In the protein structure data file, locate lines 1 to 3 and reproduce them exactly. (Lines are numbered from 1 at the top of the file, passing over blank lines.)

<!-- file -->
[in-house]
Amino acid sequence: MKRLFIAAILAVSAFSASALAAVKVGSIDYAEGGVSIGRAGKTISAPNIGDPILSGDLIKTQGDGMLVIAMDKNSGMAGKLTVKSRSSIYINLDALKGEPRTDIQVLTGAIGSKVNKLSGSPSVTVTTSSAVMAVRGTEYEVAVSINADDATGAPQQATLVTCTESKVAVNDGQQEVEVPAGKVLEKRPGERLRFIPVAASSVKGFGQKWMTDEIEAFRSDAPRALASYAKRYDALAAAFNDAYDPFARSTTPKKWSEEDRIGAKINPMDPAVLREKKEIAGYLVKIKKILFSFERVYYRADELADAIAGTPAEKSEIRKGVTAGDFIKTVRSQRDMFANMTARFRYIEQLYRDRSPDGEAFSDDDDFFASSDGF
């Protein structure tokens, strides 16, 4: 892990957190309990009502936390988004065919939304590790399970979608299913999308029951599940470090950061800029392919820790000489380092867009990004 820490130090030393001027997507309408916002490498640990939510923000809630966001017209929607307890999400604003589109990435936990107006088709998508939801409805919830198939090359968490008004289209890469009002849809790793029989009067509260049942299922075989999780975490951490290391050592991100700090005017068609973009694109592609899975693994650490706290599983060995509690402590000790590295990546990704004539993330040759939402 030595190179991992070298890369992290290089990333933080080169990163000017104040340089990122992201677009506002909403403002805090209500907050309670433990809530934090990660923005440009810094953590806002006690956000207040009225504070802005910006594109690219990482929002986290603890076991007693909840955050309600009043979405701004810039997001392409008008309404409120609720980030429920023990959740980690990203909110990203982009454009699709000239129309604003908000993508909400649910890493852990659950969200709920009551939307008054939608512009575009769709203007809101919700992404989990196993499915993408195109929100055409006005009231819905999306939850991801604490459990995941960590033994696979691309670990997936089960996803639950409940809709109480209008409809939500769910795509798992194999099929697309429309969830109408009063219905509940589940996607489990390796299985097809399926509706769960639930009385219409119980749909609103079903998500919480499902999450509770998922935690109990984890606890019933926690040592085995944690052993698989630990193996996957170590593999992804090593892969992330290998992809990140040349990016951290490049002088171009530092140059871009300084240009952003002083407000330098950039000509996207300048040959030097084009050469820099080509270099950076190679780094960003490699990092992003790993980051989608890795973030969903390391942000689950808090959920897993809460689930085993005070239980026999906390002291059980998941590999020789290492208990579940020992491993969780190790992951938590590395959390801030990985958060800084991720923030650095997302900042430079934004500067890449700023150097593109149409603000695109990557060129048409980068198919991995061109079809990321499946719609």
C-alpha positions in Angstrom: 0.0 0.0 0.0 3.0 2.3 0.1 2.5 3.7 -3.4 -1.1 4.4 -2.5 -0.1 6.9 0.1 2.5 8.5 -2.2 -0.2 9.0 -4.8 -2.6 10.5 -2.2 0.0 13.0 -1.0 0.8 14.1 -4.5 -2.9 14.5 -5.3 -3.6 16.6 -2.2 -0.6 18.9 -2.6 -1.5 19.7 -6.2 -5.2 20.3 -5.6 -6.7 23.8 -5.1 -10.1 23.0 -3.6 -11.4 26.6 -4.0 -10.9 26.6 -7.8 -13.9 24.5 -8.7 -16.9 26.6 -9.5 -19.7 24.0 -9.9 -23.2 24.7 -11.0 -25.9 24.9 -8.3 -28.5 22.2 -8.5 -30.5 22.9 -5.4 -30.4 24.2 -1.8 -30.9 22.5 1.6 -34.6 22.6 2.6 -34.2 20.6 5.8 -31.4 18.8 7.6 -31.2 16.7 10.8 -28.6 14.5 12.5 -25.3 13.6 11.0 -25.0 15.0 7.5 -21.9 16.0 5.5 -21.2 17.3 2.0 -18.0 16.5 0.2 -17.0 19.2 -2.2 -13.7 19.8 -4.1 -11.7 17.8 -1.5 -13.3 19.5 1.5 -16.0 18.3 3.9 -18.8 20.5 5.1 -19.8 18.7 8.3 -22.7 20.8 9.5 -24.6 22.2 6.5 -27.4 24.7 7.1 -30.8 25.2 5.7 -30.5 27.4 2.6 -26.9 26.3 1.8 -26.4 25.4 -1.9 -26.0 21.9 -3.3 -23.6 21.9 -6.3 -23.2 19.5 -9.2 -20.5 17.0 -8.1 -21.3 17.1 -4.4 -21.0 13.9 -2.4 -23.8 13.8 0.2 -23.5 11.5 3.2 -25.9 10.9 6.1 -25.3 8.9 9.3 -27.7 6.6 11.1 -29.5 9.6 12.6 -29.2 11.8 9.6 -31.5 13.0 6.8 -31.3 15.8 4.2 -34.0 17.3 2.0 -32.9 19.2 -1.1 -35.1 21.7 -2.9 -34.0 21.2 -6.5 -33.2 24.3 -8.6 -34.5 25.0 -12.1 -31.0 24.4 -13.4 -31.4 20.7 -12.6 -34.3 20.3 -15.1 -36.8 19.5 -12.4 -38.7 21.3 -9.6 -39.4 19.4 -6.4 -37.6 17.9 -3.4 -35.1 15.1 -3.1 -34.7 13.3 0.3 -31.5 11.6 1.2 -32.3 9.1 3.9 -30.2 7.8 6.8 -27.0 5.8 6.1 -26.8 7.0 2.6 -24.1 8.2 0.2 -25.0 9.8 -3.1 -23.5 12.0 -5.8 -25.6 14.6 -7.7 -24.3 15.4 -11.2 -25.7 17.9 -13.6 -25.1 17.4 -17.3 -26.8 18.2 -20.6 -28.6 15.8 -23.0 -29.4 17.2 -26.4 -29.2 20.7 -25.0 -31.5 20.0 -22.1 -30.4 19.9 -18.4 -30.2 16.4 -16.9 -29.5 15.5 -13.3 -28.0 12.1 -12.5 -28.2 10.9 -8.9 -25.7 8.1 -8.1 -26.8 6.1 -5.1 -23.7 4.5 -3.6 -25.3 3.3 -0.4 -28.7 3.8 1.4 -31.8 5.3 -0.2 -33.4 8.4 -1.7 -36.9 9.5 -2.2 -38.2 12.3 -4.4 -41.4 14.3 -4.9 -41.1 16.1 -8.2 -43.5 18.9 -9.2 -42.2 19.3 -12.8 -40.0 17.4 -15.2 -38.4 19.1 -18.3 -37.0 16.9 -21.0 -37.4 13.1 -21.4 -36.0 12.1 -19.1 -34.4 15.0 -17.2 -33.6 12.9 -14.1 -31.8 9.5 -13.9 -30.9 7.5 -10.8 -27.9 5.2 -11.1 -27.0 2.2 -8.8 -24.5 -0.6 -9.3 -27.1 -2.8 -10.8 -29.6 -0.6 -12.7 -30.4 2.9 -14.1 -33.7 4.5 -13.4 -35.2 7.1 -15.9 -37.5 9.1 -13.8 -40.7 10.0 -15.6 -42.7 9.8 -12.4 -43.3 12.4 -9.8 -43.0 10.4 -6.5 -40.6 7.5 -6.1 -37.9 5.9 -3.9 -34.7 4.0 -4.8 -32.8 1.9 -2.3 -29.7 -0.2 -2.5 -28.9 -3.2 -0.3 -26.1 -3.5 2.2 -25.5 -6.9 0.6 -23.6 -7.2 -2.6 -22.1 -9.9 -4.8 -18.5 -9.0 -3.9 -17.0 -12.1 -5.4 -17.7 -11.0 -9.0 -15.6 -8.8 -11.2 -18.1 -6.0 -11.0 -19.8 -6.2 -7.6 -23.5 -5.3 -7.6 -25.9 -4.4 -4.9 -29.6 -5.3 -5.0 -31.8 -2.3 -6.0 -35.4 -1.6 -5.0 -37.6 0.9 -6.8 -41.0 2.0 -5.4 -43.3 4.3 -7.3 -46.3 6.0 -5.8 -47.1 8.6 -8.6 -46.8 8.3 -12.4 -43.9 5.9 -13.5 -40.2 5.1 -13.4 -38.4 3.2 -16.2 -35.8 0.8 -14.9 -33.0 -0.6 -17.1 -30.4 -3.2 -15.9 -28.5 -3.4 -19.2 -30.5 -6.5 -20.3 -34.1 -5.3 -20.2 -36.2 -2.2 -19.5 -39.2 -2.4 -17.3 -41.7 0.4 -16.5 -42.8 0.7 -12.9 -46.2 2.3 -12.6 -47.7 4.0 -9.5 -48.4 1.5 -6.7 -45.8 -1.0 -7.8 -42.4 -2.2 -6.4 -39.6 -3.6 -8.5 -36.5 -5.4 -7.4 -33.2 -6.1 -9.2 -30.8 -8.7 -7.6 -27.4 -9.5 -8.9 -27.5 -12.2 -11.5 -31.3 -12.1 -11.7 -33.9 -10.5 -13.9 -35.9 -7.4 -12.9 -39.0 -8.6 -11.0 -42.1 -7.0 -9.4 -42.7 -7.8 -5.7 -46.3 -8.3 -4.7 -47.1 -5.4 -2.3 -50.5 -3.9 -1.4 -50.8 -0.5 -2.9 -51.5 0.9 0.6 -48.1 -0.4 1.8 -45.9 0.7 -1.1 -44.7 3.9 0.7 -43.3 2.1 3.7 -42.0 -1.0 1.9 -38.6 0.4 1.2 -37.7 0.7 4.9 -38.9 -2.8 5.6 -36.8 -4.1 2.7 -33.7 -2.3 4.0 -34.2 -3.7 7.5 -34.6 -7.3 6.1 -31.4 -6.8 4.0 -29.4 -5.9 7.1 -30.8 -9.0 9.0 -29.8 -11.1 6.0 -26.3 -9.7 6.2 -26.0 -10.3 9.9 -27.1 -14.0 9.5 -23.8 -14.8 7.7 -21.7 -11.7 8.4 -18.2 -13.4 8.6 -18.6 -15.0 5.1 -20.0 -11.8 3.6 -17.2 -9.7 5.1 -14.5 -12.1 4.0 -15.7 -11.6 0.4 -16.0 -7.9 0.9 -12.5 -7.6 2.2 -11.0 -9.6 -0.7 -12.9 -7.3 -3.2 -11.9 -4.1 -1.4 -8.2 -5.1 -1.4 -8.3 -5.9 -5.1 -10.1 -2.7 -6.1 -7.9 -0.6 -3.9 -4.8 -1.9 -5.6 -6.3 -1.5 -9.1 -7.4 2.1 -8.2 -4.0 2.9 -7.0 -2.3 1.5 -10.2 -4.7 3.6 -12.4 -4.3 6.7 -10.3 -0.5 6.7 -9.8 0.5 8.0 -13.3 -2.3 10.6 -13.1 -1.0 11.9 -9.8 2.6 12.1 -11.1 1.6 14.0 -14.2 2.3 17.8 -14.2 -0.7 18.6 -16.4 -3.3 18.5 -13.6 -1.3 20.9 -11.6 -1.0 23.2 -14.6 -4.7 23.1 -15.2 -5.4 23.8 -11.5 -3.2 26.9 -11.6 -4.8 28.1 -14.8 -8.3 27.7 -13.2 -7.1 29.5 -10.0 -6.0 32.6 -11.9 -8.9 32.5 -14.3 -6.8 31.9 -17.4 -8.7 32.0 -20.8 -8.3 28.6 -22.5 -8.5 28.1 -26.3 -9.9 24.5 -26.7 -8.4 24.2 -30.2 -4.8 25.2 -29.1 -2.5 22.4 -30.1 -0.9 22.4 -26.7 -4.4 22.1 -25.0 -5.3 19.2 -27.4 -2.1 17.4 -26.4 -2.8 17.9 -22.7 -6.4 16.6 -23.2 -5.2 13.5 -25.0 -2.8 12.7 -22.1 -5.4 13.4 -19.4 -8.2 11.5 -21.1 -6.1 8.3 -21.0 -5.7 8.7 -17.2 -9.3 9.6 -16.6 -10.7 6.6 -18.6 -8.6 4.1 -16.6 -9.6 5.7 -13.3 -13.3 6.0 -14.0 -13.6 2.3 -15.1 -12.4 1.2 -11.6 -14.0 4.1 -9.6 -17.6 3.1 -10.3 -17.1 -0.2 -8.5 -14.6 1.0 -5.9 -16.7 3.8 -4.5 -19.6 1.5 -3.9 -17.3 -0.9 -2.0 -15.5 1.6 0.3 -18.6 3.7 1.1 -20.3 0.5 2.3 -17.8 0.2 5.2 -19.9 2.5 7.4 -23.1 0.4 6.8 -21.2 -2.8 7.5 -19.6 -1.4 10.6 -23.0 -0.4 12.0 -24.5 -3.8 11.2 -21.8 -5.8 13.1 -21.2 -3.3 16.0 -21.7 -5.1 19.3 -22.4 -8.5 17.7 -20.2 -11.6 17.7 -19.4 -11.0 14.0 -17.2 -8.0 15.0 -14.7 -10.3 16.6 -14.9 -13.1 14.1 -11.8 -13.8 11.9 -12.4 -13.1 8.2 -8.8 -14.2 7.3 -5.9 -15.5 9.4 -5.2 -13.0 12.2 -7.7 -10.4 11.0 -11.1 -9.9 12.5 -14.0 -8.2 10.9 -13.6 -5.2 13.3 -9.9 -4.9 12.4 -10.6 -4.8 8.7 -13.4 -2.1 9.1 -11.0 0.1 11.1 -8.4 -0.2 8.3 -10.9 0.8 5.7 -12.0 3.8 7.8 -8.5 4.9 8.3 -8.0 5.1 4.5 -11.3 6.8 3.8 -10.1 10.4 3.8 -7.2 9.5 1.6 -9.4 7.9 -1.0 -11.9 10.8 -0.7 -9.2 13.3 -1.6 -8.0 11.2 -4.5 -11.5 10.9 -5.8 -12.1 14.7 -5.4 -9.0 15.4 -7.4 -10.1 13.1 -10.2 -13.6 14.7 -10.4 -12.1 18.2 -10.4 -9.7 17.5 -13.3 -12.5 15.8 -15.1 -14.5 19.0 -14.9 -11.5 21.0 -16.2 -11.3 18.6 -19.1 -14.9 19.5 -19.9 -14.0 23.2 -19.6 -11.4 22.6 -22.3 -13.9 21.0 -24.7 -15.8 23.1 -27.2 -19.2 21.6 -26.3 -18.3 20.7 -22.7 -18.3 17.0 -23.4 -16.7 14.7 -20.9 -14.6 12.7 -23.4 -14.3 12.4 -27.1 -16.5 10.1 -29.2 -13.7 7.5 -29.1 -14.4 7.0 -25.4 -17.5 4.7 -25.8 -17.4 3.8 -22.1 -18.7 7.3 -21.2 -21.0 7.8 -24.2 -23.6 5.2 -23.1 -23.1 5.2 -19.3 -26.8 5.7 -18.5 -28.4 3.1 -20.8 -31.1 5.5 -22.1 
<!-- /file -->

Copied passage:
[in-house]
Amino acid sequence: MKRLFIAAILAVSAFSASALAAVKVGSIDYAEGGVSIGRAGKTISAPNIGDPILSGDLIKTQGDGMLVIAMDKNSGMAGKLTVKSRSSIYINLDALKGEPRTDIQVLTGAIGSKVNKLSGSPSVTVTTSSAVMAVRGTEYEVAVSINADDATGAPQQATLVTCTESKVAVNDGQQEVEVPAGKVLEKRPGERLRFIPVAASSVKGFGQKWMTDEIEAFRSDAPRALASYAKRYDALAAAFNDAYDPFARSTTPKKWSEEDRIGAKINPMDPAVLREKKEIAGYLVKIKKILFSFERVYYRADELADAIAGTPAEKSEIRKGVTAGDFIKTVRSQRDMFANMTARFRYIEQLYRDRSPDGEAFSDDDDFFASSDGF
């Protein structure tokens, strides 16, 4: 892990957190309990009502936390988004065919939304590790399970979608299913999308029951599940470090950061800029392919820790000489380092867009990004 820490130090030393001027997507309408916002490498640990939510923000809630966001017209929607307890999400604003589109990435936990107006088709998508939801409805919830198939090359968490008004289209890469009002849809790793029989009067509260049942299922075989999780975490951490290391050592991100700090005017068609973009694109592609899975693994650490706290599983060995509690402590000790590295990546990704004539993330040759939402 030595190179991992070298890369992290290089990333933080080169990163000017104040340089990122992201677009506002909403403002805090209500907050309670433990809530934090990660923005440009810094953590806002006690956000207040009225504070802005910006594109690219990482929002986290603890076991007693909840955050309600009043979405701004810039997001392409008008309404409120609720980030429920023990959740980690990203909110990203982009454009699709000239129309604003908000993508909400649910890493852990659950969200709920009551939307008054939608512009575009769709203007809101919700992404989990196993499915993408195109929100055409006005009231819905999306939850991801604490459990995941960590033994696979691309670990997936089960996803639950409940809709109480209008409809939500769910795509798992194999099929697309429309969830109408009063219905509940589940996607489990390796299985097809399926509706769960639930009385219409119980749909609103079903998500919480499902999450509770998922935690109990984890606890019933926690040592085995944690052993698989630990193996996957170590593999992804090593892969992330290998992809990140040349990016951290490049002088171009530092140059871009300084240009952003002083407000330098950039000509996207300048040959030097084009050469820099080509270099950076190679780094960003490699990092992003790993980051989608890795973030969903390391942000689950808090959920897993809460689930085993005070239980026999906390002291059980998941590999020789290492208990579940020992491993969780190790992951938590590395959390801030990985958060800084991720923030650095997302900042430079934004500067890449700023150097593109149409603000695109990557060129048409980068198919991995061109079809990321499946719609």